No it’s not my birthday.
Some random neuron fired on brain today and I recalled an item in one of Martin Gardner’s books:
How many people do you need to ensure that two of them will have a better than 50-50 chance of have the same birthday (day and month)?
Since most people, including me, have a poor grasp of probability (hence the success of the lottery and the idea of synchronicity) the reply is usually: “Lots”.
The answer is 24.
The probability that two people will have different birthdays is 364/365.
The probability that a third person will have a birthday different from the other two is 363/365.
For a fourth person the probability is 362/365 and so on, continuing to the 24th person who has a probability of 342/365.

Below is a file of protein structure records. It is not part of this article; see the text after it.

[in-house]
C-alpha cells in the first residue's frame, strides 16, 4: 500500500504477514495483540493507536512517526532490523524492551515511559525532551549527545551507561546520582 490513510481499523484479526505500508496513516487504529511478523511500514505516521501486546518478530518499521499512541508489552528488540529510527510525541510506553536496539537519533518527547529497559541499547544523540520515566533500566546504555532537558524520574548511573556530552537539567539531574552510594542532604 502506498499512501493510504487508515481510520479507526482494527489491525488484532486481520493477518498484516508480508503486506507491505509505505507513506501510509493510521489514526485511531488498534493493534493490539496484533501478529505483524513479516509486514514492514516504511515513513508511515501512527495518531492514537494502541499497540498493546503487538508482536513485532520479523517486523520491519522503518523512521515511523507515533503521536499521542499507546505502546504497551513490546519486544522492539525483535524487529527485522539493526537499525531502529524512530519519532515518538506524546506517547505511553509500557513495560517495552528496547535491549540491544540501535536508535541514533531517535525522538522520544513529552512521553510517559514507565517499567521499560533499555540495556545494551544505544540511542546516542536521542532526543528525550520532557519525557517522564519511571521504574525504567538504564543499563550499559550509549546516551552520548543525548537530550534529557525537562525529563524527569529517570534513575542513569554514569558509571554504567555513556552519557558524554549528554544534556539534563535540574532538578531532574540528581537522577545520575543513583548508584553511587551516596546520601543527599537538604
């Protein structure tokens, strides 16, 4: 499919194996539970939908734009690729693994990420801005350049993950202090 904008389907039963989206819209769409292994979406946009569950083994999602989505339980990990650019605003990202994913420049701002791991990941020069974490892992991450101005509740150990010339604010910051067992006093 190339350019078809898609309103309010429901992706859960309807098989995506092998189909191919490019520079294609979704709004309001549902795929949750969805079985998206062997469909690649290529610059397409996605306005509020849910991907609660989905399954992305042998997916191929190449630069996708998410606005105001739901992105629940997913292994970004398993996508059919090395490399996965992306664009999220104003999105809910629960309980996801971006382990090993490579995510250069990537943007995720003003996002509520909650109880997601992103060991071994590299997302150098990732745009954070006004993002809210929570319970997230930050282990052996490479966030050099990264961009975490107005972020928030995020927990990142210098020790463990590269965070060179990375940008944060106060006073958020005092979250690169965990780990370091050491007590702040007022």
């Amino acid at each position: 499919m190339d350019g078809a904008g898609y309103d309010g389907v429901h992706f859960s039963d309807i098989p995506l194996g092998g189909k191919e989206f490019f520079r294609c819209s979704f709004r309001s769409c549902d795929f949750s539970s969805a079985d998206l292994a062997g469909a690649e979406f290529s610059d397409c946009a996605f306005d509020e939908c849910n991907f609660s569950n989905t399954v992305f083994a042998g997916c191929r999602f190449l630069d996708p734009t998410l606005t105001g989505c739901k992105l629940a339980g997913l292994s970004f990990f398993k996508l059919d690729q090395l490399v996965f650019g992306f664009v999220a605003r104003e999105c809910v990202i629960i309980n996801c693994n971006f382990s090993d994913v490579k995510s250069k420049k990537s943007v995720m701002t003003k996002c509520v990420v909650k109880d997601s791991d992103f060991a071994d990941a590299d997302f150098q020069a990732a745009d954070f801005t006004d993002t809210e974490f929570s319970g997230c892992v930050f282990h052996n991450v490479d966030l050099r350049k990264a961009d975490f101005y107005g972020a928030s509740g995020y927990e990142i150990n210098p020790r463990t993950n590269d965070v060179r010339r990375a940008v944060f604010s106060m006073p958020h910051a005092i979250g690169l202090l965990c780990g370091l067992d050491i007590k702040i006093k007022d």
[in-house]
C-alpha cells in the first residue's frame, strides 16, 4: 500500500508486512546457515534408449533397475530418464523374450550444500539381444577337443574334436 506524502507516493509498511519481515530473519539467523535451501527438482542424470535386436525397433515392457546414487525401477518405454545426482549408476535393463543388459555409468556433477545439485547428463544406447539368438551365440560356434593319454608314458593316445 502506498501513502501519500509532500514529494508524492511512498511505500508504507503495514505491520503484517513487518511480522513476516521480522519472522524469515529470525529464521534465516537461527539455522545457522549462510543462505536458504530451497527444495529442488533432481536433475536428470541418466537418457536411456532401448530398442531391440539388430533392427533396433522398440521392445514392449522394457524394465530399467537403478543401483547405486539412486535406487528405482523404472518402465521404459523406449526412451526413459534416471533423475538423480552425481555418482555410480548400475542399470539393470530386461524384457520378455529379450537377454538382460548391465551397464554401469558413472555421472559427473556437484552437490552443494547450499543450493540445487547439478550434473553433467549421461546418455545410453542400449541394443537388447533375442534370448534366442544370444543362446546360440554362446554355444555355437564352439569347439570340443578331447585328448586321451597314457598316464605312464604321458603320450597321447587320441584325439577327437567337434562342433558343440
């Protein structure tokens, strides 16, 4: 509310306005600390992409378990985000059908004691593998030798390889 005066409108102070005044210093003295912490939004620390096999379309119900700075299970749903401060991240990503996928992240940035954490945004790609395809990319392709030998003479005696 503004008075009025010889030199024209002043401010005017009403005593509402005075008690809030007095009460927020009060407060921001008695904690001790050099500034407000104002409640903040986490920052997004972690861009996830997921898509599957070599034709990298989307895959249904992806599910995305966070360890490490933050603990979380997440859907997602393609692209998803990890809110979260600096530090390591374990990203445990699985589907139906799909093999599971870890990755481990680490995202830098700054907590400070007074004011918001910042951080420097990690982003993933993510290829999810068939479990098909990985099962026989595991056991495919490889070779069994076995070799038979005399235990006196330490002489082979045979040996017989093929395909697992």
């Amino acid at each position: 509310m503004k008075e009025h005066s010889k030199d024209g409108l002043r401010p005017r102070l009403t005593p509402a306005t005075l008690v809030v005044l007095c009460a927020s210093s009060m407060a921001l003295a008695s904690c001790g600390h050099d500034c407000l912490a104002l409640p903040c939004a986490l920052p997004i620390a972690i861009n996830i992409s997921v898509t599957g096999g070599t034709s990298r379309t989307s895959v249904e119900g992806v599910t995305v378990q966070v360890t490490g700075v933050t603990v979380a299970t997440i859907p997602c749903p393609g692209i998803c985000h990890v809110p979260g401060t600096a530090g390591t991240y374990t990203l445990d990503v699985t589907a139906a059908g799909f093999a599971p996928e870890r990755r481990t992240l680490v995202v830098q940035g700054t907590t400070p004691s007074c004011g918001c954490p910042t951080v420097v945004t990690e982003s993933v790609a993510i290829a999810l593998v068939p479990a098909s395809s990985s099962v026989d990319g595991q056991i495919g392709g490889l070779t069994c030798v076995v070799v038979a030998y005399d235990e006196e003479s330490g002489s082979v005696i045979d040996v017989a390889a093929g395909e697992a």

This gives us 24 fractions which when multiplied together gives the probability that all 24 birthdays are different: 23/50.
So the next time you are in a gathering of 24 people or more, there is a better than 50/50 chance that two of them will have the same birthday. And probably did not realise it.
By one of those strange quirks of the cosmos, 24 is the number of people who have travelled to the Moon, from Apollo 8 – 17. We find that Eugene Cernan and Frank Borman were both born on March 14th. Furthermore Ken Mattingly and James Irwin were born on March 17th, and Edgar Mitchell and Tom Stafford were born on November 17th.
Birth dates were obtained from the List of Apollo astronauts at Wikipedia
[This is a rephrasing of how the paradox is posed in the book “Mathematical Puzzles and Diversions”, Martin Gardner. Pelican books 1959. And Gardner is referencing an earlier book by George Gamow “One, Two, Three – Infiinity”].